Sunday, 19 September 2021

Whether court can direct the victim to repay the State any benefit reaped by her if she compromises prosecution under SC & ST Atrocities Act?

Sri Nagendra Srivastava, learned AGA for the State submits

that this is a matter pertaining to SC/ST Act. He submits that

there is a growing tendency on the part of the complainant to

make accusations/collect compensation from the State

Government and then enter into compromise.

4. This Court is of the opinion that when matters are sought to

be compromised, then they are necessarily in the realm of

personal disputes and not crime against society. If society has

not committed any atrocity on a member belonging to

Scheduled Caste and Scheduled Tribe and such member decides

to compromise a matter, then said victim is required to repay

the State any benefit reaped by the victim, as per the benevolent

scheme of the State to pay compensation to members of such


5. Therefore, on condition of complainant either filing an

undertaking that complainant has not taken any monitory

benefit from the State or in case, any monitory benefit has been

reaped from the State, then on a condition to deposit the same

before the trial court to be transmitted to the concerned

authorities of the State, concerned Court shall verify the factum

of compromise and furnish its report before the court.


Case :- APPLICATION U/S 482 No. - 8350 of 2021

Applicant :- Satish And 2 Others

Opposite Party :- State of U.P. and Another

Hon'ble Vivek Agarwal,J.

Order Date :- 3.9.2021

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Supreme Court: Moratorium Ordered U/Sec.14 IBC Does Not Apply To Proceedings In Respect Of Directors/Management Of Corporate Debtor

At this juncture, we must however clarify the right of the petitioners to move against the promoters of the first respondent Corporate Debtor, even though a moratorium has been declared under Section 14 of the IBC. In the judgment in P. Mohanraj v. Shah Bros. Ispat (P) Ltd. (2021) 6 SCC 258, a three judge Bench of this Court held that proceedings under Section 138 and 141 of the Negotiable Instruments Act 1881 against the Corporate Debtor would be covered by the moratorium provision under Section 14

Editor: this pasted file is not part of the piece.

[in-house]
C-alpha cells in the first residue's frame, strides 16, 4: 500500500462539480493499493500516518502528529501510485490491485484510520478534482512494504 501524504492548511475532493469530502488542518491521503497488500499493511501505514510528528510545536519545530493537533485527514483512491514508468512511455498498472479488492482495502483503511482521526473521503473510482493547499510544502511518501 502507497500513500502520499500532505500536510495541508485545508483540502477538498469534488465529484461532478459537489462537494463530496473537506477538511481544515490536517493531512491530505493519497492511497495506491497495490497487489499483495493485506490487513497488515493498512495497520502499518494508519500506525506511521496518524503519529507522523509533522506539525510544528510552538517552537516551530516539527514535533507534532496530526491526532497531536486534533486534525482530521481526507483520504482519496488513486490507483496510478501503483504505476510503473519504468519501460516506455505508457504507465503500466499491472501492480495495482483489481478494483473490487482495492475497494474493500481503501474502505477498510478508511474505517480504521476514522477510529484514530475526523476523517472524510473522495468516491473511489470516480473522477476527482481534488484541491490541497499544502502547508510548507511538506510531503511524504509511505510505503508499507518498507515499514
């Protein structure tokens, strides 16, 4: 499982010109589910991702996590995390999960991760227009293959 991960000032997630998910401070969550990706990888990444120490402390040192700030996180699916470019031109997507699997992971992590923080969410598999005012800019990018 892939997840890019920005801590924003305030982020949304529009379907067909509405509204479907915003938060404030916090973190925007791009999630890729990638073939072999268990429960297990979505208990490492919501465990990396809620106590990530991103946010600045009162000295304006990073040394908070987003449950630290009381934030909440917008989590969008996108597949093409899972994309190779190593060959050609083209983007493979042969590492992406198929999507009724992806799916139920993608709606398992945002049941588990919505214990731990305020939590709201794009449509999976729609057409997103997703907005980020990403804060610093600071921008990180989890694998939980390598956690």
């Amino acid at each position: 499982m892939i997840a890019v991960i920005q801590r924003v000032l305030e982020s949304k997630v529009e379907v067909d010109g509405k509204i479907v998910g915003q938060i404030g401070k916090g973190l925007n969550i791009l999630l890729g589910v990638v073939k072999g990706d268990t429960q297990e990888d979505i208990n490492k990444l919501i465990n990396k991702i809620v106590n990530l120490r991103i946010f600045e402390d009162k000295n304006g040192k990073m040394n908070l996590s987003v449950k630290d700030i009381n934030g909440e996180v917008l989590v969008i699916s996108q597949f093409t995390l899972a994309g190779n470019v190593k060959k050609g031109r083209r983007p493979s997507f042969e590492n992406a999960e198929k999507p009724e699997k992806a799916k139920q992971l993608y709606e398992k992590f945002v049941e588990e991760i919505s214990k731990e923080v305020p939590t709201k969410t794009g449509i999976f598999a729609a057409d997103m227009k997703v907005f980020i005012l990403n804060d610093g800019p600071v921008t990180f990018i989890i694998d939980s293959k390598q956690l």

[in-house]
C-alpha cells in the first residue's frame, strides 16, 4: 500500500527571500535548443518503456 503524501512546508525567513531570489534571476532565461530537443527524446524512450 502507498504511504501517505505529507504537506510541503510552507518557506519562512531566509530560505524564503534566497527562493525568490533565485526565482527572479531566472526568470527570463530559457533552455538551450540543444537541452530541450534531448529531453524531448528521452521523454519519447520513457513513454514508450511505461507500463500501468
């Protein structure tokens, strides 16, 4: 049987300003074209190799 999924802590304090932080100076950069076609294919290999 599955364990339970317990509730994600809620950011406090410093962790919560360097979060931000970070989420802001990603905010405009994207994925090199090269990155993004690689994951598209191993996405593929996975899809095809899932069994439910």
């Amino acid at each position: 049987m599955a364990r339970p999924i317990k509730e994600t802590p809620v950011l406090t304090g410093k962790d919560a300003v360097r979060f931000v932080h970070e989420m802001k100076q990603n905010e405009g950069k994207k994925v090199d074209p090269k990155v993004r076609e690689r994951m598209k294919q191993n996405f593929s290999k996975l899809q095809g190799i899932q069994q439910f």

of the IBC. However, it clarified that the moratorium was only in relation to the Corporate Debtor (as highlighted above) and not in respect of the directors/management of the Corporate Debtor, against whom proceedings could continue. Speaking through Justice Rohinton F Nariman, the Court held:

“102. Since the corporate debtor would be covered by the

moratorium provision contained in Section 14 IBC, by which

continuation of Sections 138/141 proceedings against the corporate

debtor and initiation of Sections 138/141 proceedings against the

said debtor during the corporate insolvency resolution process are

interdicted, what is stated in paras 51 and 59 in Aneeta Hada [Aneeta

Hada v. Godfather Travels & Tours (P) Ltd., (2012) 5 SCC 661 :

(2012) 3 SCC (Civ) 350 : (2012) 3 SCC (Cri) 241] would then

become applicable. The legal impediment contained in Section 14

IBC would make it impossible for such proceeding to continue or be

instituted against the corporate debtor. Thus, for the period of

moratorium, since no Sections 138/141 proceeding can continue

or be initiated against the corporate debtor because of a

statutory bar, such proceedings can be initiated or continued

against the persons mentioned in Sections 141(1) and (2) of the

Negotiable Instruments Act. This being the case, it is clear that

the moratorium provision contained in Section 14 IBC would

apply only to the corporate debtor, the natural persons

mentioned in Section 141 continuing to be statutorily liable

under Chapter XVII of the Negotiable Instruments Act.”

(emphasis supplied) We thus clarify that the petitioners would not be prevented by the moratorium under Section 14 of the IBC from initiating proceedings against the promoters of the first respondent Corporate Debtor in relation to honoring the settlements reached before this Court. 




SLP (C) No. 12150 of 2019

Anjali Rathi and Others . Vs Today Homes & Infrastructure Pvt. Ltd. and Others .

Author: Dr Dhananjaya Y Chandrachud, J

Dated: September 8, 2021.

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Supreme Court Guidelines for imposition of costs in commercial litigation